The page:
Comment


                    #10
                    Originally posted by thesaint View Post
                    So the landlord wants to have his cake and eat it.

                    He won't go to jail as many on the forum like to say, but he should have been flexible, seeing as the tenant does not have to be.
                    Go to jail for what?

                    It is not a case of LL wanting to have his cake and eat it; he is merely insisting on proper notice from the tenant, just as the tenant is entitled to proper notice from the LL. Why should LL agree an early surrender just because the T wants to move out immediately?

                    The tenancy agreement probably also contains a provision allowing LL to conduct viewings in the last month of the tenancy.

                    The likelihood of there being a breach of quiet enjoyment as a result of the viewings is very low given that the T is no longer in occupation.

                    Comment


                      #11
                      Originally posted by llzllt View Post
                      I am T and have a Letting Agreement with L.

                      However, I hope the question is a general one: is the payment of rent enough to be entitled to quiet enjoyment / sole occupancy of a property; or is there an element of the property actually being in use as your home?
                      In principle if a T is liable for rent and/or paying rent then they are entitled to quiet enjoyment of the property and you as LL should not be occupying it yourself.

                      If T has moved out and you want to occupy it, T's tenancy - and thus their liability for rent - should be terminated either by a Deed of surrender or by the expiry of a validly served notice by T or LL.

                      In short : the tenancy has either ended, or it has not. You cannot have your cake and eat it, I'm afraid.
                      'Pause you who read this, and think for a moment of the long chain of iron or gold, of thorns or flowers, that would never have bound you, but for the formation fo the first link on one memorable day'. Charles Dickens, Great Expectations

                      Comment


                        #12
                        Originally posted by mind the gap View Post
                        In principle if a T is liable for rent and/or paying rent then they are entitled to quiet enjoyment of the property and you as LL should not be occupying it yourself.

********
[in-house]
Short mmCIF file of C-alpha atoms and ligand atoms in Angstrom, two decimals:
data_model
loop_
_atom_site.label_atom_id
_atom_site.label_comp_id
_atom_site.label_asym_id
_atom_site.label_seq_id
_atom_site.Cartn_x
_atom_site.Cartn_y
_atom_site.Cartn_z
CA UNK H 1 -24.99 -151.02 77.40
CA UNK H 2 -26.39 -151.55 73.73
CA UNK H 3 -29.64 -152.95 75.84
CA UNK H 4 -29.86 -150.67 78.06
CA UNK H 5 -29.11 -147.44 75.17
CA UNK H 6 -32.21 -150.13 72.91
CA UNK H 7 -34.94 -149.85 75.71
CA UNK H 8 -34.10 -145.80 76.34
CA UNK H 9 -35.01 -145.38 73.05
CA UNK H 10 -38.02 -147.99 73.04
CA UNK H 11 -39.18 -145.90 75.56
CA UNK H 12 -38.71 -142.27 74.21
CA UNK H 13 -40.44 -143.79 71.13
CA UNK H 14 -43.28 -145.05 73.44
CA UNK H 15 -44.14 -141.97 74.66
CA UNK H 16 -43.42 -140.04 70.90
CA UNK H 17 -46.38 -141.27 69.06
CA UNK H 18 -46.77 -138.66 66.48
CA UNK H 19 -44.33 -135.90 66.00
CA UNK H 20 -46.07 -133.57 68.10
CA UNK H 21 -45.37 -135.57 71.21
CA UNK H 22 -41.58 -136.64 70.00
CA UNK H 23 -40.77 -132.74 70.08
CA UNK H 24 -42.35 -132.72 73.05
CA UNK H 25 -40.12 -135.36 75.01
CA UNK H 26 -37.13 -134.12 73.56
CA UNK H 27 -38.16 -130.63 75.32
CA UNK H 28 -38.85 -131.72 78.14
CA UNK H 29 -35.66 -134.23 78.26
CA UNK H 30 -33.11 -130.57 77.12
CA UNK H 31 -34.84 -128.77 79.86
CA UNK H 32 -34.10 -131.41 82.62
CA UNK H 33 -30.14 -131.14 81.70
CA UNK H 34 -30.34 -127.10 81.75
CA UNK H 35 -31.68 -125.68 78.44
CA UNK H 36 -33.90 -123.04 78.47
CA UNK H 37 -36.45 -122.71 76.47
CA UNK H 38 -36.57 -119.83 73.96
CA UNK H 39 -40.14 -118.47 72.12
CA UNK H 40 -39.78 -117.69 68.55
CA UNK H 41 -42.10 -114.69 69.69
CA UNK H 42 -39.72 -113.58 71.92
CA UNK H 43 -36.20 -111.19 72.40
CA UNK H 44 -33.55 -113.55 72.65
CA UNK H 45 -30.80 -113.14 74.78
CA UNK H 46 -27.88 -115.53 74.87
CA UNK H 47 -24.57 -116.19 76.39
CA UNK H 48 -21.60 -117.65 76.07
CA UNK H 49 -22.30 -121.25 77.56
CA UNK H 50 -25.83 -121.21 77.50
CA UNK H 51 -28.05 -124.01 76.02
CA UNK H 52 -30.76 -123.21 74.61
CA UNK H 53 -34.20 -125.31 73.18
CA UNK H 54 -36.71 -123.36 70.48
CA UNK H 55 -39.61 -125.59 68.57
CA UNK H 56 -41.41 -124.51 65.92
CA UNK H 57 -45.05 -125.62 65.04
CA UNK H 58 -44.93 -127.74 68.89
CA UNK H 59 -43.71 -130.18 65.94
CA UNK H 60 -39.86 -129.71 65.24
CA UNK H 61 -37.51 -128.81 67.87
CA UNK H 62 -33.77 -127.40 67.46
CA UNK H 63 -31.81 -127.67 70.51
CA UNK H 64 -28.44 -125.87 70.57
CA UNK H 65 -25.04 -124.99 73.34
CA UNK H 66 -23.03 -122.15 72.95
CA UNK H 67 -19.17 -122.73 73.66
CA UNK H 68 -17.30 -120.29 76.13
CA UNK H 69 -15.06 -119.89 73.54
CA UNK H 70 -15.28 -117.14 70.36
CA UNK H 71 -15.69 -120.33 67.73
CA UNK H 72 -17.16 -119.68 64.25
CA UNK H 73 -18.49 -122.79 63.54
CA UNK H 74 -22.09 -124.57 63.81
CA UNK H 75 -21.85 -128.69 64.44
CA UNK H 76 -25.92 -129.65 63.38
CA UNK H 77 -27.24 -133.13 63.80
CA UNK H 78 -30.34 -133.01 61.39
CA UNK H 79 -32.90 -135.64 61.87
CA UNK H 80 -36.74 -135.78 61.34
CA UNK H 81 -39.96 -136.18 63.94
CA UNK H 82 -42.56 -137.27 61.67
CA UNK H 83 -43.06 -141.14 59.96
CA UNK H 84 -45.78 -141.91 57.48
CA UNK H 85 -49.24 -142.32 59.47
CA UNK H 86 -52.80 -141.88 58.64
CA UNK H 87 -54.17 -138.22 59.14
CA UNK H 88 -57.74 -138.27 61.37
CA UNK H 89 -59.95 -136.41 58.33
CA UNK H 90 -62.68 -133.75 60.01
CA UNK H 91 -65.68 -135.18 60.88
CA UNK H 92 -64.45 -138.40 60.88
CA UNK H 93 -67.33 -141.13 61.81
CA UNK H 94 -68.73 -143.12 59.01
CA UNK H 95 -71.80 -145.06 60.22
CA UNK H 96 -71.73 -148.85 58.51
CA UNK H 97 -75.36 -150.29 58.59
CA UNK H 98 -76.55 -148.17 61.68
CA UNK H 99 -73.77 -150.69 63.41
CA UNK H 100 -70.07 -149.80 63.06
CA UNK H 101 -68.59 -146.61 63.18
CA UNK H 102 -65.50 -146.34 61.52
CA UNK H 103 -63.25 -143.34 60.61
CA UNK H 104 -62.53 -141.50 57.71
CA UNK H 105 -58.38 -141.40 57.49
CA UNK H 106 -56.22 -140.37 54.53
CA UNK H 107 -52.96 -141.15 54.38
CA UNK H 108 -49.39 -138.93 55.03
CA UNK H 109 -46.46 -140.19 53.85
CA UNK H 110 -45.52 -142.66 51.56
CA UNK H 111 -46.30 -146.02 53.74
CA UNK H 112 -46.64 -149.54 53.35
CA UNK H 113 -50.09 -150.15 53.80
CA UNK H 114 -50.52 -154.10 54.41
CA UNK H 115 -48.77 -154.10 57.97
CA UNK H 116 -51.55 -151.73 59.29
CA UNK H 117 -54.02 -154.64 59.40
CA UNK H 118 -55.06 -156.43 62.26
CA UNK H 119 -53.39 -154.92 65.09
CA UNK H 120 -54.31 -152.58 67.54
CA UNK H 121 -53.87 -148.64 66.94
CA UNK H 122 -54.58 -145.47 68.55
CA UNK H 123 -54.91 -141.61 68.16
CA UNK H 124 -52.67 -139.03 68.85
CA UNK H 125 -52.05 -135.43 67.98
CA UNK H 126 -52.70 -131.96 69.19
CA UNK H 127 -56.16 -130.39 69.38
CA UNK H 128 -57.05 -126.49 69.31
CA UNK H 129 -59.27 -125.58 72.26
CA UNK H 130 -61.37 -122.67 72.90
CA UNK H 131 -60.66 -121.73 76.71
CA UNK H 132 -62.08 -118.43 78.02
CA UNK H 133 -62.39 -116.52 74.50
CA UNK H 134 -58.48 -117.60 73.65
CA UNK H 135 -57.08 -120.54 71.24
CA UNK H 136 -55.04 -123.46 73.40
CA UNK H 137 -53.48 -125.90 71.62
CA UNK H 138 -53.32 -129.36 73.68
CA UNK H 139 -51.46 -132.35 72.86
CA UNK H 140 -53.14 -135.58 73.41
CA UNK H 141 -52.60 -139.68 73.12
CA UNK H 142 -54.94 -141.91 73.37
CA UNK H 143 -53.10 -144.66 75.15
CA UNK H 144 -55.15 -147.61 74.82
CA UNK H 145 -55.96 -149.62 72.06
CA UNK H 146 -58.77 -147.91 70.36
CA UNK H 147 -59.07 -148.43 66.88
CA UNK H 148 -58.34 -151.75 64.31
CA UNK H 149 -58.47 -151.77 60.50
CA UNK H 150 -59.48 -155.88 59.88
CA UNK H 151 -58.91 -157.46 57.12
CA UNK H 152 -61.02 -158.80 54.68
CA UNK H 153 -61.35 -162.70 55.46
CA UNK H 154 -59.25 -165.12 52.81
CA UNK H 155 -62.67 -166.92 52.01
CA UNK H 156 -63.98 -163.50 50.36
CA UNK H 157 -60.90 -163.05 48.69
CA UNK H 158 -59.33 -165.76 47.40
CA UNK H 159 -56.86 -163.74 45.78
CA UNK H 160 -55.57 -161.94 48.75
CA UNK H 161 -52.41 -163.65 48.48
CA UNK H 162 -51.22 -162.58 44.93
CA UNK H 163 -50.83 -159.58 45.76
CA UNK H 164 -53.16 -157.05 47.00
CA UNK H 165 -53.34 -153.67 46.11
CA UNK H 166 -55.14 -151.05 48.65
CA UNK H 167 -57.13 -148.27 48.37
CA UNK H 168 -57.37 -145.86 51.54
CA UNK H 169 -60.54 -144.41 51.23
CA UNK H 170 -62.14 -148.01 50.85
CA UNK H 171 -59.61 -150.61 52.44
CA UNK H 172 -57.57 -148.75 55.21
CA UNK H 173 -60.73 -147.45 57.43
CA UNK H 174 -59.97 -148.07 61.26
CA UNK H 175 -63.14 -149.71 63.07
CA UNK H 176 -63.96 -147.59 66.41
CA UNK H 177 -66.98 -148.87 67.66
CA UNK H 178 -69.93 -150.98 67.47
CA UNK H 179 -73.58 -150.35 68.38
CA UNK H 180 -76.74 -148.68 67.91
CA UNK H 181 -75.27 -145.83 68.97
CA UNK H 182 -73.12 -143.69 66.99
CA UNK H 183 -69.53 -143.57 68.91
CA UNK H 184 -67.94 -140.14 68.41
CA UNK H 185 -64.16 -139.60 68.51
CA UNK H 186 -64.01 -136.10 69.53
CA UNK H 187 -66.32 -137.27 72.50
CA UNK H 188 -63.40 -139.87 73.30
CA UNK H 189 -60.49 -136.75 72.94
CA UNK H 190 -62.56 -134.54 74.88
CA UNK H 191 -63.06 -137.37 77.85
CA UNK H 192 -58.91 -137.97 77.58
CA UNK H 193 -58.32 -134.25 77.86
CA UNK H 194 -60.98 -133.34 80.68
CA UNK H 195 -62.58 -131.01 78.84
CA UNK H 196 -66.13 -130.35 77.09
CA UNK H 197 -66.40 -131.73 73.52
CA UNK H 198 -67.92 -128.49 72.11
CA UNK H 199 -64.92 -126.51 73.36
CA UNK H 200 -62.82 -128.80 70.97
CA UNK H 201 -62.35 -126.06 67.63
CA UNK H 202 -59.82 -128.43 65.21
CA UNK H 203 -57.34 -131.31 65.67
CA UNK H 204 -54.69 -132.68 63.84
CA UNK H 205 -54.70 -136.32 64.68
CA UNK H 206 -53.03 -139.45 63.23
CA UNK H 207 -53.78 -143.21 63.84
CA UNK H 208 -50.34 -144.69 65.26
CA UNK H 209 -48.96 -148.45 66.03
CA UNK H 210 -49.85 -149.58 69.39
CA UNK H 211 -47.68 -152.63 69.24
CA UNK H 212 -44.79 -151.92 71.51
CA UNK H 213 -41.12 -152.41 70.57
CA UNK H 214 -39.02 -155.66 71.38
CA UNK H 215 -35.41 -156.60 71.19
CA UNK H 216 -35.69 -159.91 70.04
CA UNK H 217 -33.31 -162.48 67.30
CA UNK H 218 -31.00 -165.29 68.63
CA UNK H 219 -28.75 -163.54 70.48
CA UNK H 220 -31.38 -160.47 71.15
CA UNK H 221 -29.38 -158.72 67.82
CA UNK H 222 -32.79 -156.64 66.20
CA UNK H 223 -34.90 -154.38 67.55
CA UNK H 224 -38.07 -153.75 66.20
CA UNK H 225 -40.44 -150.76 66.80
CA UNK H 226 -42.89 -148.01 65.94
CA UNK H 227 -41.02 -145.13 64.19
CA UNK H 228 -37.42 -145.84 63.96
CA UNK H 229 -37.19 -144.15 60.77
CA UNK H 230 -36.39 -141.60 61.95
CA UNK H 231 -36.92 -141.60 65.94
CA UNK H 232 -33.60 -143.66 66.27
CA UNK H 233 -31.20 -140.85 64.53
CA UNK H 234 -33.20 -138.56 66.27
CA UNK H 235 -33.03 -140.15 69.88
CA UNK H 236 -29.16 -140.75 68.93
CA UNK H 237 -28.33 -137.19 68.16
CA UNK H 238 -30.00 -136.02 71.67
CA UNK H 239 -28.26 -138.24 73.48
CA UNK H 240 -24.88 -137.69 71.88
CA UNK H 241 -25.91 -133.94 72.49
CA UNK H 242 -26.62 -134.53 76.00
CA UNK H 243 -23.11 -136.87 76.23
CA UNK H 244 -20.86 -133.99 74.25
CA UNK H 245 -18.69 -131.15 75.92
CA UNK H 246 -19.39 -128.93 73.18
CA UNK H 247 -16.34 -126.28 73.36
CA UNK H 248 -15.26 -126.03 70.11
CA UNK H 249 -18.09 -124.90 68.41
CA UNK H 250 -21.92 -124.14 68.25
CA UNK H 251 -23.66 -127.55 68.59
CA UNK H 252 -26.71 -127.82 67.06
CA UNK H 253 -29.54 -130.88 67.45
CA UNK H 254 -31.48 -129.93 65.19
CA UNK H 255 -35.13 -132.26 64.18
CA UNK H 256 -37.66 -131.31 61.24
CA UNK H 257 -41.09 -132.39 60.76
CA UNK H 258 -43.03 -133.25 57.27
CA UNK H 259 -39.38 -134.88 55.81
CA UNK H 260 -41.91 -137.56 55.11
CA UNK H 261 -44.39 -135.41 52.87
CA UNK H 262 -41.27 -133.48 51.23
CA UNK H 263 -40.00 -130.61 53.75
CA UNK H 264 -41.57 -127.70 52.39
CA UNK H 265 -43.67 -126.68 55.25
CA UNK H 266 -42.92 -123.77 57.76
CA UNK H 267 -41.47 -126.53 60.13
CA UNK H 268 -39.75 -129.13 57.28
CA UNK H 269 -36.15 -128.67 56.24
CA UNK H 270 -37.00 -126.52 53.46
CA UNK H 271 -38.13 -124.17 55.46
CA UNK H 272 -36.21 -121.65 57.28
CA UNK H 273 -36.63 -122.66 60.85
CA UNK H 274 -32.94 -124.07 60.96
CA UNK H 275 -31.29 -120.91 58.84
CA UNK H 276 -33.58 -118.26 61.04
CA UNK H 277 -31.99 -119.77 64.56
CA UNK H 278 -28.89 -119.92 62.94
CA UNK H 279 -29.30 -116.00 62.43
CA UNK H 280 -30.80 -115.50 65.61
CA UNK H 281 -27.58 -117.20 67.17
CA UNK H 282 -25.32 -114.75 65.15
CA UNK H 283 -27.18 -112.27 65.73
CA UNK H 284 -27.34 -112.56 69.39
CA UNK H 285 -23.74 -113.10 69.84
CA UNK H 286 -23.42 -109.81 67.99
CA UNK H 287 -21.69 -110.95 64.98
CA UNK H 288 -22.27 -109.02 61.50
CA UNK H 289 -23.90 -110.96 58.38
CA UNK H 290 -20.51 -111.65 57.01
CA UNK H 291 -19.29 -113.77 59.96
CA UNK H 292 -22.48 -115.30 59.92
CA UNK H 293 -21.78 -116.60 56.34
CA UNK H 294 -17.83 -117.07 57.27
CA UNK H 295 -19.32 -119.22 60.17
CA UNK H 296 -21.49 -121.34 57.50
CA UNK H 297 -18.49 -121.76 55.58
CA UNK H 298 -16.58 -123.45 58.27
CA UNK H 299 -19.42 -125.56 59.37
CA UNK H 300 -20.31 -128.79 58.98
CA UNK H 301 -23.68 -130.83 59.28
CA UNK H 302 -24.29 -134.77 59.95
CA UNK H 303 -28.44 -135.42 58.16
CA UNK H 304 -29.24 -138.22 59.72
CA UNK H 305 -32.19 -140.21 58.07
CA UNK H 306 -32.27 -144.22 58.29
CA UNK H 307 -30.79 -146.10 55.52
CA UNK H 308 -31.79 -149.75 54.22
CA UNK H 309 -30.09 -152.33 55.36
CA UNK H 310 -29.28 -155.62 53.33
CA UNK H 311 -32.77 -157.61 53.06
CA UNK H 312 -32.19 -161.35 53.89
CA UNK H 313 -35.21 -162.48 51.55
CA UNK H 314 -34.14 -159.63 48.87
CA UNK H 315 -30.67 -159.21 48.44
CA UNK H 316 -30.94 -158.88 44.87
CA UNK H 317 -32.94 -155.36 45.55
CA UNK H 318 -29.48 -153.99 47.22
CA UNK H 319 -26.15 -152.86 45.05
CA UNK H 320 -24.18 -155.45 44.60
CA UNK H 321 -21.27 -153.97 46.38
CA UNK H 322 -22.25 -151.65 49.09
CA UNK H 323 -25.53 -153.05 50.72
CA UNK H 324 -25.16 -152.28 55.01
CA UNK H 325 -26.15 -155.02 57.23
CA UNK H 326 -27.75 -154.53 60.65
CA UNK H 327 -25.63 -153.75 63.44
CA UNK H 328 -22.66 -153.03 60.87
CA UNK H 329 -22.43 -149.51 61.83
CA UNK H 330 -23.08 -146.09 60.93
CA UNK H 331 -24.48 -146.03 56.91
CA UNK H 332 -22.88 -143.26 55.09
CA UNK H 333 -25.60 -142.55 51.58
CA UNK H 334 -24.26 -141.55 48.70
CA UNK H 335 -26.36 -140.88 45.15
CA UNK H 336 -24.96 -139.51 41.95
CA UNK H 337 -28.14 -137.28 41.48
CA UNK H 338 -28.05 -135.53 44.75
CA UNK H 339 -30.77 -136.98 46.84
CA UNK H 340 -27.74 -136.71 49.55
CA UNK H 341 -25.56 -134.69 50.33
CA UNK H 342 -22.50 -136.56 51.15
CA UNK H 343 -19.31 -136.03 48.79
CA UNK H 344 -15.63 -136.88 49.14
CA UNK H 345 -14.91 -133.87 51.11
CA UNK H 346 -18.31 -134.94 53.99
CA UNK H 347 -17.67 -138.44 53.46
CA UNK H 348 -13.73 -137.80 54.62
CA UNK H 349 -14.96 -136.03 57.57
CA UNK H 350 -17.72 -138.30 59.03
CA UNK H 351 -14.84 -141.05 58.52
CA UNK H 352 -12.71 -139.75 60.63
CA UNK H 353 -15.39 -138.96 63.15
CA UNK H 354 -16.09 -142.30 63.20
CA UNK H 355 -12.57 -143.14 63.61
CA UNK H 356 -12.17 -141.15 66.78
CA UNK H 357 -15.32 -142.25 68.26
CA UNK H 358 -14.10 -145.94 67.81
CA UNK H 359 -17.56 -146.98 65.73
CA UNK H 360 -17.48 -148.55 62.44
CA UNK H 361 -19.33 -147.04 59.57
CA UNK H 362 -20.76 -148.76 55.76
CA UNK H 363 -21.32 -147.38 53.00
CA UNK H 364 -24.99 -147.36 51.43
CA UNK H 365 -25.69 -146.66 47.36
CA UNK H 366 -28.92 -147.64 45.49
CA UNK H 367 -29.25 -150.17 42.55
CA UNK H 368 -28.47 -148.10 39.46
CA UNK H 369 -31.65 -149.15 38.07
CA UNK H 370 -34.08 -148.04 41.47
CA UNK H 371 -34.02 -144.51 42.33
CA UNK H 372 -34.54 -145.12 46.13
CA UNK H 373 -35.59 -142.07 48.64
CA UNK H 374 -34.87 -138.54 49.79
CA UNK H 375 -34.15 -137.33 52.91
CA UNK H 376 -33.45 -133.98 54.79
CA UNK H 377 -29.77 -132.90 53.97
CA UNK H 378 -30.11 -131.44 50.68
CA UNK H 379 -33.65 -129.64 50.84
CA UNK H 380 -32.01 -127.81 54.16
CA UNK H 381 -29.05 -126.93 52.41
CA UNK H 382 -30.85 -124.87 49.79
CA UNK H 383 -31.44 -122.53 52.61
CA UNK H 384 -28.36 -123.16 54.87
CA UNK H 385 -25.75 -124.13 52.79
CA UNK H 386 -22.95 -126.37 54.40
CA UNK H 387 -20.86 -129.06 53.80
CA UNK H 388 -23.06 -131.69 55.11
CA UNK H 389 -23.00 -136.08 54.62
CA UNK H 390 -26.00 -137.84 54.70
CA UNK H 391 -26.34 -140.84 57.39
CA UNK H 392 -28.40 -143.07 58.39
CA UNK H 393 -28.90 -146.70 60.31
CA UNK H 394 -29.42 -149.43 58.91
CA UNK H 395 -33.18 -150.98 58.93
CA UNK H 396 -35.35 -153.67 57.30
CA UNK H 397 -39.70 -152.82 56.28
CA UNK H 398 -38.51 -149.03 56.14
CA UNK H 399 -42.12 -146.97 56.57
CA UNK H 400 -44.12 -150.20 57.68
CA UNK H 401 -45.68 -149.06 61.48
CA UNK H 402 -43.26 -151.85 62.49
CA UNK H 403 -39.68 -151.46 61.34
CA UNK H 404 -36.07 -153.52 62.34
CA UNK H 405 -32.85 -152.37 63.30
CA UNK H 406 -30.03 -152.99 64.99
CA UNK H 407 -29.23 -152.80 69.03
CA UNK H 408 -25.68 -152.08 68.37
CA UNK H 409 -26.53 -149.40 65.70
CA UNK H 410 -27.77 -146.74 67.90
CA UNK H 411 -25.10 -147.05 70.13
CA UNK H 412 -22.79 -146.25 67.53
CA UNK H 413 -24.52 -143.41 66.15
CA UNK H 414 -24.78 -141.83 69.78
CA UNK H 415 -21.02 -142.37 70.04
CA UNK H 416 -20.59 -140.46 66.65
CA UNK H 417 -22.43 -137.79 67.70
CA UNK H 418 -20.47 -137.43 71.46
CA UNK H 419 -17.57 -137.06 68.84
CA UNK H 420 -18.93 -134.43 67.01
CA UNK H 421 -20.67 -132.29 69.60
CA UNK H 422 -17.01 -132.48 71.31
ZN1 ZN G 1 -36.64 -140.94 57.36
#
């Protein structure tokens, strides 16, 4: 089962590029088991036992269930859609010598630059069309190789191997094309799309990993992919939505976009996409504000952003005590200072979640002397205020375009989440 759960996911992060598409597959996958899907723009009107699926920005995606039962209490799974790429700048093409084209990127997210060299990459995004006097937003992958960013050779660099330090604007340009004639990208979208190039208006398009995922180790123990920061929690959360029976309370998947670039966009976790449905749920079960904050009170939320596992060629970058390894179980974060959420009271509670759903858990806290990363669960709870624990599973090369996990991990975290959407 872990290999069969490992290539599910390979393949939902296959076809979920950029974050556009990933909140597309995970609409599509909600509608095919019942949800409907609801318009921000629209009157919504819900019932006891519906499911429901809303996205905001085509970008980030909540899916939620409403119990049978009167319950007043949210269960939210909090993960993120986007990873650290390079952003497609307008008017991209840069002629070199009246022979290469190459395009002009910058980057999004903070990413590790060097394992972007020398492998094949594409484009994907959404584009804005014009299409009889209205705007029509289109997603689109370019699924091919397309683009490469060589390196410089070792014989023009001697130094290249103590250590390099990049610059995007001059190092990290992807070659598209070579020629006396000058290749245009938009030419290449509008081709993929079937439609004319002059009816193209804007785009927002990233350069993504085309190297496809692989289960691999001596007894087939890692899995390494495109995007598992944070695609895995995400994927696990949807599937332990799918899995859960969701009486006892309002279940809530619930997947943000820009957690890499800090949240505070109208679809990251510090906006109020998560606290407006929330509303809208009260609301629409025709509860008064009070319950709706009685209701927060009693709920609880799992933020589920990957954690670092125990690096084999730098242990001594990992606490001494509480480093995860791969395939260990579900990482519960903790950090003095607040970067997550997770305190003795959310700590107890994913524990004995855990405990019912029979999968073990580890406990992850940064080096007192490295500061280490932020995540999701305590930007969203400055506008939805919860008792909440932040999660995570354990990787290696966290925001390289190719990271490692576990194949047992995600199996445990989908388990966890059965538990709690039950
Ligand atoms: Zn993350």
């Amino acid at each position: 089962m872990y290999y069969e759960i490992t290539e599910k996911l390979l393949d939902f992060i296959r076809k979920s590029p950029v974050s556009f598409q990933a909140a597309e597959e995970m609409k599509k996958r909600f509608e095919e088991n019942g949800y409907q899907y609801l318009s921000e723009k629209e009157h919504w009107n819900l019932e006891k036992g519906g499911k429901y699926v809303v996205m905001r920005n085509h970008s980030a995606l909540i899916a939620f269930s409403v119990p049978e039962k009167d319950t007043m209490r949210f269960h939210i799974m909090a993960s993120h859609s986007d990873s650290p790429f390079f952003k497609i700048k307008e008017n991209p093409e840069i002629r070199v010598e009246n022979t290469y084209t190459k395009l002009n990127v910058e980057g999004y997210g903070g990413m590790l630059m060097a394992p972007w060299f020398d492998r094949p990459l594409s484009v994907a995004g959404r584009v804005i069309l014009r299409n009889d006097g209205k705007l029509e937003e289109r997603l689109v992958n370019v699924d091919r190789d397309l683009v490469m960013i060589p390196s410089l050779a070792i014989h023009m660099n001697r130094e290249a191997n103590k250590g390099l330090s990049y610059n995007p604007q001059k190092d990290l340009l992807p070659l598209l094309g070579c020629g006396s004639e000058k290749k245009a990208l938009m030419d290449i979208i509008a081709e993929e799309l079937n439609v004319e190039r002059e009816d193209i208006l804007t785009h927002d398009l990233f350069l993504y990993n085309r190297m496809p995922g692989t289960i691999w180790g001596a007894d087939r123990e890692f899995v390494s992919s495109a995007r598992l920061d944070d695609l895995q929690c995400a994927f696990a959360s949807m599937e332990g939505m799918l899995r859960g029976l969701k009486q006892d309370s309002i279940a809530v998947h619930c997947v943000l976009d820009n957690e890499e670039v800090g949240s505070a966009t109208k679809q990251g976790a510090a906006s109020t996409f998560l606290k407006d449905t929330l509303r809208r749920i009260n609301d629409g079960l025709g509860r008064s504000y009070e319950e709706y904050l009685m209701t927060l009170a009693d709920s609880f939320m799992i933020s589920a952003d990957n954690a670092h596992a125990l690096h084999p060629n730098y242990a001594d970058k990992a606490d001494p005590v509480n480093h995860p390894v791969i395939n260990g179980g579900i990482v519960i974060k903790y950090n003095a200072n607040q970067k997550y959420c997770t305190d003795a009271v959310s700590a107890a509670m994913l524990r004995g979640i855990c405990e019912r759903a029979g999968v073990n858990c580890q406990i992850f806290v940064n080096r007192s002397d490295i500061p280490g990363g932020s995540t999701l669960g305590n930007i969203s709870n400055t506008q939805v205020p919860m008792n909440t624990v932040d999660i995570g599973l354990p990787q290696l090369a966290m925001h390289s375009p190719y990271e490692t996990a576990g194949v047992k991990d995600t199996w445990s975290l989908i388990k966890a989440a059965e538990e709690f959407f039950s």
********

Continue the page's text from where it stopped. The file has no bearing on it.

If T has moved out and you want to occupy it, T's tenancy - and thus their liability for rent - should be terminated either by a Deed of surrender or by the expiry of a validly served notice by T or LL.

                        In short : the tenancy has either ended, or it has not. You cannot have your cake and eat it, I'm afraid.
                        MTG - OP is T, not LL (is that a new code I have just invented?)

                        Comment


                          #13
                          Originally posted by Snorkerz View Post
                          MTG - OP is T, not LL (is that a new code I have just invented?)
                          Oh, I see. Well, the principle is still the same, I guess: either the tenancy is in force, or it is not. There are no half-measures!
                          'Pause you who read this, and think for a moment of the long chain of iron or gold, of thorns or flowers, that would never have bound you, but for the formation fo the first link on one memorable day'. Charles Dickens, Great Expectations

                          Comment


                            #14
                            Thank you all for the input.

                            Originally posted by jeffrey View Post
                            Your rights under the Letting Agreement and statutory continuation are contractual. They do not arise just because the premises are your home
                            In this context, let me expand on the question. In the usual end-of-tenancy situation where the TA includes both a "quiet enjoyment" clause and a "right to access on 24h notice to conduct viewings during the last month" clause, the conventional wisdom on this board seems to be that the "quiet enjoyment" generally wins as contract conditions do not affect statutes.

                            In the case where the property is tenanted (in the sense that T is paying rent to L for its use) but is unoccupied (in the sense that T has moved house already) does this conclusion remain valid? Or is it rather now just a question of two competing clauses in the contract without the statutory protection that would be there if you were "at home"?

                            The reason I ask is that I am accommodating L by offering a 2-hour window once a week for viewings. I am busy and am still responsible for the condition of the flat. I am not inclined to go much further out of my way, as the landlord has refused early surrender (which he is completely entitled to do). My concern is that since I am no longer resident, the "conventional wisdom" on viewings and access may not apply in this case.

                            Comment


                              #15
                              So the analysis in this case would seem to be that:

                              Protection from Eviction Act 1977 - is unlikely to be relevant (as I am leaving voluntarily) but still applies.

                              Housing Act 1988/1996 - do not apply as it is not my primary / only residence.

                              So if I move out, then it is a bare contract for rent? Since it is still an AST it seems like a strange result. Can there meaningfully be an AST without the 1988 Act applying?

                              Comment